Three days before the time fixed for the departure of Nitetis, Rhodopis had invited a large number of guests to her house at Naukratis, amongst whom Croesus and Gyges were included.
The two lovers had agreed to meet in the garden, protected by the darkness and the old slave, while the guests were occupied at the banquet. Melitta, therefore, having convinced herself that the guests were thoroughly absorbed in conversation, opened the garden-gate, admitted the prince, brought Sappho to him, and then retired, promising to warn them of any intruder by clapping her hands.
“I shall only have you near me three days longer,” whispered Sappho. “Do you know, sometimes it seems to me as if I had only seen you yesterday for the first time; but generally I feel as if you had belonged to me for a whole eternity, and I had loved you all my life.”
“To me too it seems as if you had always been mine, for I cannot imagine how I could ever have existed without you. If only the parting were over and we were together again!”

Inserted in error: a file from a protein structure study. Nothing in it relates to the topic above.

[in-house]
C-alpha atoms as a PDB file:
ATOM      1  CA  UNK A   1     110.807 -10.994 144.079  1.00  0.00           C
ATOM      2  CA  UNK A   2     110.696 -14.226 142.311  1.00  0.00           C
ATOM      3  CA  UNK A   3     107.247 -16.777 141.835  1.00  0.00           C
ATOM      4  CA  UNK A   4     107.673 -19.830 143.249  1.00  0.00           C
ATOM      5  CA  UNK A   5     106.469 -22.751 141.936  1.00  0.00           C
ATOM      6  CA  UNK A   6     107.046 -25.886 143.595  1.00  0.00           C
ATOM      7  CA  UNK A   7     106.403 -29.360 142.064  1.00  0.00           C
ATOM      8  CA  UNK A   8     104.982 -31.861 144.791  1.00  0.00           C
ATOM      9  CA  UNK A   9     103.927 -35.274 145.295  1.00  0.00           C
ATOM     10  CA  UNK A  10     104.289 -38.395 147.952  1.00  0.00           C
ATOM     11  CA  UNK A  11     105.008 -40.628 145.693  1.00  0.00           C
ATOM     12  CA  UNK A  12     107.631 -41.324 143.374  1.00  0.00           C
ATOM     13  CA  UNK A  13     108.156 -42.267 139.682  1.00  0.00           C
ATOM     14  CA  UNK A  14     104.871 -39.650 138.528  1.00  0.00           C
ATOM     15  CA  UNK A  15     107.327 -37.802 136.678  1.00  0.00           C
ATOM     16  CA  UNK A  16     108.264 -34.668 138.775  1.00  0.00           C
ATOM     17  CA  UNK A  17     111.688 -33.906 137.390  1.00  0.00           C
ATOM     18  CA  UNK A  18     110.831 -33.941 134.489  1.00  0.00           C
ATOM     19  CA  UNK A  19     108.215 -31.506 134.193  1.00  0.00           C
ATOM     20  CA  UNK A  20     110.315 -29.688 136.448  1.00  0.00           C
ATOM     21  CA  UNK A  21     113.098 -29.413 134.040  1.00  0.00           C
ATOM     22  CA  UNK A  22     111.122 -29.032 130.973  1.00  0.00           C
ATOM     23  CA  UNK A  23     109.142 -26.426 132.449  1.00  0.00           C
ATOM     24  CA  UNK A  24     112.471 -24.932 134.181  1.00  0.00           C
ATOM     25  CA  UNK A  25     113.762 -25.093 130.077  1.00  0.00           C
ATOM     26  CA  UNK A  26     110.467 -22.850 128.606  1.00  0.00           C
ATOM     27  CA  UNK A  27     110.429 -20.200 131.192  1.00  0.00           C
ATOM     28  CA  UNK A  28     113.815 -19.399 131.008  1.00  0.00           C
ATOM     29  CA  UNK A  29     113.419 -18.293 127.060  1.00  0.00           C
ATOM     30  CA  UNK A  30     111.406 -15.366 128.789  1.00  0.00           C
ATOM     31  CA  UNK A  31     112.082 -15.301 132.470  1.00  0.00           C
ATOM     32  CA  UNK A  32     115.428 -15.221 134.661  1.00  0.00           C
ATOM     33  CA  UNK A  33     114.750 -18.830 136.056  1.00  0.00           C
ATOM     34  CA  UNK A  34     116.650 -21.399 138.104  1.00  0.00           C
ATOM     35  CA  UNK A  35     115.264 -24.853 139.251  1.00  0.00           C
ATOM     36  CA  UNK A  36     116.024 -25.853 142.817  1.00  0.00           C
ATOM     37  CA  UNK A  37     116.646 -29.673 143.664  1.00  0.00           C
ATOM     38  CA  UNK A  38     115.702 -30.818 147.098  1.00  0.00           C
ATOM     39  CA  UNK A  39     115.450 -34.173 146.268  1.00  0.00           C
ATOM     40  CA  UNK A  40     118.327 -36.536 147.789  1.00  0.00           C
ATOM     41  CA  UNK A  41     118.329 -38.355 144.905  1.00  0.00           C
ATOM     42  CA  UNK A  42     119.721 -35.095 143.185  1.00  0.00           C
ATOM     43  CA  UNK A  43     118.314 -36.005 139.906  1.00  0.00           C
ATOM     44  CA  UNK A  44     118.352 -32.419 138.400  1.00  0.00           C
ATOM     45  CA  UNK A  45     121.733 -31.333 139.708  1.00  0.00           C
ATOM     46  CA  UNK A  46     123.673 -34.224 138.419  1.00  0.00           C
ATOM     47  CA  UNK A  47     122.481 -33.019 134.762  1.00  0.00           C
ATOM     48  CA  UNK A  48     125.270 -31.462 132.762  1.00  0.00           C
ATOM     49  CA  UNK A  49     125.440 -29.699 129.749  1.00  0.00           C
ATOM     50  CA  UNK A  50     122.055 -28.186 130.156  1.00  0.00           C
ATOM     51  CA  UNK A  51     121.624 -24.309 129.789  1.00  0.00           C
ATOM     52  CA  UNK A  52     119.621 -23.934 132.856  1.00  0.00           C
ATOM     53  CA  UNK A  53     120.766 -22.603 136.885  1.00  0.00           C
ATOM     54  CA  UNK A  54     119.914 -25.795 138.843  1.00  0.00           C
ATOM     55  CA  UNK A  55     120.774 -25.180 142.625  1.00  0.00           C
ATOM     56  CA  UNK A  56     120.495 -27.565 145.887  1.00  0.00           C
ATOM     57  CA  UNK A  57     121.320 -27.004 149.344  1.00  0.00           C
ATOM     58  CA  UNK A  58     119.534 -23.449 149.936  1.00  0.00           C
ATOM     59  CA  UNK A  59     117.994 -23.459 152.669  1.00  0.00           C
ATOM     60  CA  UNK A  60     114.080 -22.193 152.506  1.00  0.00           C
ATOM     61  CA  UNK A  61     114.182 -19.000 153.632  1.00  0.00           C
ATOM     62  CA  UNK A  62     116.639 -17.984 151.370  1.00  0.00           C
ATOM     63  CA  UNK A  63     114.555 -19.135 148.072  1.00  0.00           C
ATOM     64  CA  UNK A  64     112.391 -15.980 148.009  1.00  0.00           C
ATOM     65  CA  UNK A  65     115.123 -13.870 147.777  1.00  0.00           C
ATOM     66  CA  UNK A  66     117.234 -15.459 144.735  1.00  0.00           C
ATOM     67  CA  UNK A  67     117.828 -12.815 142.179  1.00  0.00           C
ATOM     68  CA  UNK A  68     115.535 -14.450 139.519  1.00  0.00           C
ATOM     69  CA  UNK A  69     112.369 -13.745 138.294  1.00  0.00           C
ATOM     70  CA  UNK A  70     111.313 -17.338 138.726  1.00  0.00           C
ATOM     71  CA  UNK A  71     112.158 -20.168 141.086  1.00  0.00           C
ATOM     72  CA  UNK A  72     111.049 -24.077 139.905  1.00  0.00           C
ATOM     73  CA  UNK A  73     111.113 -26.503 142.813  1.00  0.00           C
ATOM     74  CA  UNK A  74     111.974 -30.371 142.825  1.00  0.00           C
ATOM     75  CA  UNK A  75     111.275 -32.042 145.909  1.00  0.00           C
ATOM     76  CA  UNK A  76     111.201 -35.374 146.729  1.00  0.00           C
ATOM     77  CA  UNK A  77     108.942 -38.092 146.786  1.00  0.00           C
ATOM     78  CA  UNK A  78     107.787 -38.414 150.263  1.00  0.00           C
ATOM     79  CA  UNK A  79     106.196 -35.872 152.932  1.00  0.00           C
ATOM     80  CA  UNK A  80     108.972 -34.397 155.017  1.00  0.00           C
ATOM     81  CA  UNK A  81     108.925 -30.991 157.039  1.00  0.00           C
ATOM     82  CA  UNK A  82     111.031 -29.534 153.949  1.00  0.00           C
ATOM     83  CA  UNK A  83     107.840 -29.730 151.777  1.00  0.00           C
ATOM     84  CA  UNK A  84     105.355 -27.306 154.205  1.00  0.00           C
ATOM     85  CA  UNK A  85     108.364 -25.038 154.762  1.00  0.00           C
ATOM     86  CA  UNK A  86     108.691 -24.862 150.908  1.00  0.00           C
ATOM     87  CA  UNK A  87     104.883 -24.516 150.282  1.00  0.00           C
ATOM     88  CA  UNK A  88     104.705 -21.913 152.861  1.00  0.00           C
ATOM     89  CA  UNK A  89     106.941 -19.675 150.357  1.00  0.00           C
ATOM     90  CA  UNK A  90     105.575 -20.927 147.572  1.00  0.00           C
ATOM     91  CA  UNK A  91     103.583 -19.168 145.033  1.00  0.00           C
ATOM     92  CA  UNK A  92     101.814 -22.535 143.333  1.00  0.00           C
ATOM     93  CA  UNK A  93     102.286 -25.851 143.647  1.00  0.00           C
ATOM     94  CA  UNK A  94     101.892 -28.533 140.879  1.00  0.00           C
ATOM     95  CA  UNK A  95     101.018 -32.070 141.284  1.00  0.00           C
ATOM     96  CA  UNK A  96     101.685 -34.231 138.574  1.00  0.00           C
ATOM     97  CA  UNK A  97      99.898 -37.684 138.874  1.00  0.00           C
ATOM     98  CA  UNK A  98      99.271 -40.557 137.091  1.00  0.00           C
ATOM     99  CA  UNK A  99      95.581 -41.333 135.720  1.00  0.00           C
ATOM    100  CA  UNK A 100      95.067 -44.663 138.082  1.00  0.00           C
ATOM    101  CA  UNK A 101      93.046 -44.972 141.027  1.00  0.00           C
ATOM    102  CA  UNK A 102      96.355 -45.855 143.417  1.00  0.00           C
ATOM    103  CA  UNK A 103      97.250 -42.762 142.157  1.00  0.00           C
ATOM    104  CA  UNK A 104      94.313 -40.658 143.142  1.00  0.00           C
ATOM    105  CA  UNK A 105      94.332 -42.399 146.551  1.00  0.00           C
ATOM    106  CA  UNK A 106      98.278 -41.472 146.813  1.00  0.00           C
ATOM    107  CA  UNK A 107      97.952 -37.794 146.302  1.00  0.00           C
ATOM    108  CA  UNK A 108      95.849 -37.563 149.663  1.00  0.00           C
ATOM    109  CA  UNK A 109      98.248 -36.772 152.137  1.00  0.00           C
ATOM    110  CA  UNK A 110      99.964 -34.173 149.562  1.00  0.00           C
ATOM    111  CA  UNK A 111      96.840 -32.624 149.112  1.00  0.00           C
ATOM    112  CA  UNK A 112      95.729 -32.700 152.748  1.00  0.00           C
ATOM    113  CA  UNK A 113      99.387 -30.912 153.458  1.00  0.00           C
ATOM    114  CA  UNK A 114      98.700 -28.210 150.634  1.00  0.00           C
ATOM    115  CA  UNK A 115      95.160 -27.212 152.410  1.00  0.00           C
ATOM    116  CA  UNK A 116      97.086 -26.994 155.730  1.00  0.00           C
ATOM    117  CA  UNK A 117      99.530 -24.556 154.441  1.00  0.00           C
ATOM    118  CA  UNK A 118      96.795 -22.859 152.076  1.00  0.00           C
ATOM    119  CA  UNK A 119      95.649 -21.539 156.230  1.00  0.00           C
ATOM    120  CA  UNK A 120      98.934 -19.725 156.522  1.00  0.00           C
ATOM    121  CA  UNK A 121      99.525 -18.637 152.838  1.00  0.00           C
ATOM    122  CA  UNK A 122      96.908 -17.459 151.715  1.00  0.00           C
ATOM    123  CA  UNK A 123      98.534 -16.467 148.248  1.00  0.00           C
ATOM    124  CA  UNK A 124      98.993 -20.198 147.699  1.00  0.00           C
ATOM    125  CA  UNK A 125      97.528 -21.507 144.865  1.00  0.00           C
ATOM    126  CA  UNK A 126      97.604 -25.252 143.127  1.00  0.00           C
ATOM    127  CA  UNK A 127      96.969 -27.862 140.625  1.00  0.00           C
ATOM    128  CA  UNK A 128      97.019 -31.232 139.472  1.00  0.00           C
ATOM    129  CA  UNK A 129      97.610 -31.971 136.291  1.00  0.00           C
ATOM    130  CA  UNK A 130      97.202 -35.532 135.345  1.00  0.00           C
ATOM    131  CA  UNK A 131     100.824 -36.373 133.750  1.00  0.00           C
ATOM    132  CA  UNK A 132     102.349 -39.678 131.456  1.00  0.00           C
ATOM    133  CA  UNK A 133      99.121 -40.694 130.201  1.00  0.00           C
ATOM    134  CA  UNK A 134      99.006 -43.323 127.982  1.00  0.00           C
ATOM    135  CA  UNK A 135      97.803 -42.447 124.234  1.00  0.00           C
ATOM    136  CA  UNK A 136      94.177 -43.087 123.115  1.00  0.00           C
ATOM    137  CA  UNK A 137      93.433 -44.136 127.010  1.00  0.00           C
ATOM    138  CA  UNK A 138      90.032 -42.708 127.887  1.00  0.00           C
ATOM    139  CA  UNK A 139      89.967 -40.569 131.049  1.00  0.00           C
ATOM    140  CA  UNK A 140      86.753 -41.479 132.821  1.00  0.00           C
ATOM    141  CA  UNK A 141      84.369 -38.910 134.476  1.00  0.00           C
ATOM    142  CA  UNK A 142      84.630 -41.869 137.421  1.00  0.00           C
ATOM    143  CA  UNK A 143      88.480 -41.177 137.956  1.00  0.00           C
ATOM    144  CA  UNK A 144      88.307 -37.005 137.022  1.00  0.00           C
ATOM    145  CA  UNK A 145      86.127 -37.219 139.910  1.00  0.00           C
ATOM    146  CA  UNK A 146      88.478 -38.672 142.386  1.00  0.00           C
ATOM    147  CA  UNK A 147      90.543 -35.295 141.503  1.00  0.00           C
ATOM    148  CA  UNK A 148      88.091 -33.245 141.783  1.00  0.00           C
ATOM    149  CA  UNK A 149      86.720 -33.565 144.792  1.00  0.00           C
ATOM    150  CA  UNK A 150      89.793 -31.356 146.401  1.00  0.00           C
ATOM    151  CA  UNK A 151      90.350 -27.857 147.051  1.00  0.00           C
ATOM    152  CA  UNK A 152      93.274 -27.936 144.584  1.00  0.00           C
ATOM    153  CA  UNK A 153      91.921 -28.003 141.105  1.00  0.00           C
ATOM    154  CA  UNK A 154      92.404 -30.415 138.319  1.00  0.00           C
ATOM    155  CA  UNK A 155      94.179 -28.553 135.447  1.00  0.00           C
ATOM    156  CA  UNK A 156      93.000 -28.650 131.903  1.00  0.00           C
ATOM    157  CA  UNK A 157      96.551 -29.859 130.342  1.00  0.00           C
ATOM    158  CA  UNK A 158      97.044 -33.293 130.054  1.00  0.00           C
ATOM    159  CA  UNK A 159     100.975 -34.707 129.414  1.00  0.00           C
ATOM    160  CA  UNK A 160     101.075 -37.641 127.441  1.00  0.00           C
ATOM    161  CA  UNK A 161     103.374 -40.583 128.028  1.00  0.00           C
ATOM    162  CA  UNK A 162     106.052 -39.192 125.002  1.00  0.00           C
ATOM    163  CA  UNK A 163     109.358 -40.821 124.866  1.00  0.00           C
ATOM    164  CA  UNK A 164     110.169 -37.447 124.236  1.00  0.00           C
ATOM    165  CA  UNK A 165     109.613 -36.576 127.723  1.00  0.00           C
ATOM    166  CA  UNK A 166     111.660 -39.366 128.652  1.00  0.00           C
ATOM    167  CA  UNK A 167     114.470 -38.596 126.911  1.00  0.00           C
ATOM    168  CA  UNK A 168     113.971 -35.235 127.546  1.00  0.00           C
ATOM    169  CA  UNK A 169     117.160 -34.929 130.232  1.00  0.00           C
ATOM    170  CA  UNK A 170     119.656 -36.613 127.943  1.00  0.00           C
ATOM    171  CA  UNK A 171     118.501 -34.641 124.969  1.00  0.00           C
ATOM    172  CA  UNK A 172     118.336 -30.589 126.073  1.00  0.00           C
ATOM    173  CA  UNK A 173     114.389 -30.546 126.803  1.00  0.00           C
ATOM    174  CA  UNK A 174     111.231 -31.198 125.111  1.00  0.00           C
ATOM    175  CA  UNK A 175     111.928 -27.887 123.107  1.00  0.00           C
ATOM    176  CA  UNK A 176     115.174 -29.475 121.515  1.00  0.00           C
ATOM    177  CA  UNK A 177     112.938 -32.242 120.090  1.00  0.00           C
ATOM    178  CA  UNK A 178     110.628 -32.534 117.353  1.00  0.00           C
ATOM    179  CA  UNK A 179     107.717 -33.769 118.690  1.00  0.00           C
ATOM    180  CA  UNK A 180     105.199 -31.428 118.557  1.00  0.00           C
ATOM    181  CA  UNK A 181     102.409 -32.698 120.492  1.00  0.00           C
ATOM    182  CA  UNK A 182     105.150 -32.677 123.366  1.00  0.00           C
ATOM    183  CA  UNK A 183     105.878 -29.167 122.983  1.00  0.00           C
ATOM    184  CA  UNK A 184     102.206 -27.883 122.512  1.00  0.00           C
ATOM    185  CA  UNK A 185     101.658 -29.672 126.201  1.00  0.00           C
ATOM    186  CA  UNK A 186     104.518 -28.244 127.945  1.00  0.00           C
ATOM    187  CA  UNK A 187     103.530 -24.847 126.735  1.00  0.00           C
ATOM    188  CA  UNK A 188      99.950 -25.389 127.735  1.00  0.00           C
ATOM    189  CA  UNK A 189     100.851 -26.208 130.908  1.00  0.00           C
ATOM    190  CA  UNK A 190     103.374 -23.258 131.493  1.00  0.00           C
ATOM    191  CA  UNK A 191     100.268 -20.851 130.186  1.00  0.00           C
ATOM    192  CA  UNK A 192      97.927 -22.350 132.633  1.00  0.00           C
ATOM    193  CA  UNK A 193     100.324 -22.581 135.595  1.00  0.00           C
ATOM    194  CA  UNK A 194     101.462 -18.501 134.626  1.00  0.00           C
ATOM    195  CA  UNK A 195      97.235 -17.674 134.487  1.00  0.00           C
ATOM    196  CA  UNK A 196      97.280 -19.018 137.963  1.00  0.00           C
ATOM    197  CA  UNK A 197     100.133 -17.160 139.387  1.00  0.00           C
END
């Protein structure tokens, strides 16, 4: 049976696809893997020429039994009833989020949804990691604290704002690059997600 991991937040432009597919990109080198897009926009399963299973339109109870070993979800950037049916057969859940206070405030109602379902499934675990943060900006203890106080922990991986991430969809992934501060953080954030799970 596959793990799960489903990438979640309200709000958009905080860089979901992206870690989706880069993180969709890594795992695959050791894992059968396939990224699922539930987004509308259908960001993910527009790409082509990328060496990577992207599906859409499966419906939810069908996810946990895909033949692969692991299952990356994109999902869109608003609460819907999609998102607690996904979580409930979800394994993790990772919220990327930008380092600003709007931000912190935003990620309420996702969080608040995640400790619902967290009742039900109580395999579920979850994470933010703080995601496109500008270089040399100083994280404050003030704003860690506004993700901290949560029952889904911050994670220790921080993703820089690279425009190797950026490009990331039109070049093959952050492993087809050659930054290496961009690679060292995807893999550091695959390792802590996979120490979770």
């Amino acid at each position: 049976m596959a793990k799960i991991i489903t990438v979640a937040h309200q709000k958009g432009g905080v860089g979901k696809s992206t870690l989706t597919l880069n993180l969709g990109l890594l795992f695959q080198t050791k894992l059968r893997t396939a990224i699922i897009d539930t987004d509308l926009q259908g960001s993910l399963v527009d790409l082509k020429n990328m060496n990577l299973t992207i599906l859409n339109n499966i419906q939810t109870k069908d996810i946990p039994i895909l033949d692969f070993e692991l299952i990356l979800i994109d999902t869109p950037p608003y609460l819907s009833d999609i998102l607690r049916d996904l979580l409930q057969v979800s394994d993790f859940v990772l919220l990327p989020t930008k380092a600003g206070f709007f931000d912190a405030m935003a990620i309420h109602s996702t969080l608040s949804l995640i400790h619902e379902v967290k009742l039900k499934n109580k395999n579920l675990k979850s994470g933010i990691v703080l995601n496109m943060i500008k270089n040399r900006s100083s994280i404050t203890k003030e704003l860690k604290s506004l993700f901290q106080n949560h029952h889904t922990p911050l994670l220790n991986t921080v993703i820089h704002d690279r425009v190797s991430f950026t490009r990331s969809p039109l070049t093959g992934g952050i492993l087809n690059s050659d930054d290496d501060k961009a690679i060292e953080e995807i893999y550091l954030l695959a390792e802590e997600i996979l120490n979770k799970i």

“Oh, believe me, that will pass more quickly than you fancy. Of course it will seem long to wait—very long; but when it is over, and we are together again, I think it will seem as if we had never been parted. So it has been with me every day. How I have longed for the morning to come and bring you with it! but when it came and you were sitting by my side, I felt as if I had had you all the time and your hand had never left my head.”
“And yet a strange feeling of fear comes over me, when I think of our parting hour.”
“I do not fear it so very much. I know my heart will bleed when you say farewell, but I am sure you will come back and will not have forgotten me. Melitta wanted to enquire of the Oracle whether you would remain faithful; and to question an old woman who has just come from Phrygia and can conjure by night from drawn cords, with incense, styrax, moon-shaped cakes, and wild-briar leaves; but I would have none of this, for my heart knows better than the Pythia, the cords, or the smoke of sacrifice, that you will be true to me, and love me always.”
“And your heart speaks the truth.”
“But I have sometimes been afraid; and have blown into a poppy-leaf, and struck it, as the young girls here do. If it broke with a loud crack I was very happy, and cried, ‘Ah! he will not forget!’ but if the leaf tore without a sound I felt sad. I dare say I did this a hundred times, but generally the leaf gave the wished-for sound, and I had much oftener reason to be joyful than sad.”
“May it be ever thus!”
“It must be! but dearest, do not speak so loudly; I see Knakias going down to the Nile for water and he will hear us.”
“Well, I will speak low. There, I will stroke back your silky hair and whisper in your ear ‘I love you.’ Could you understand?”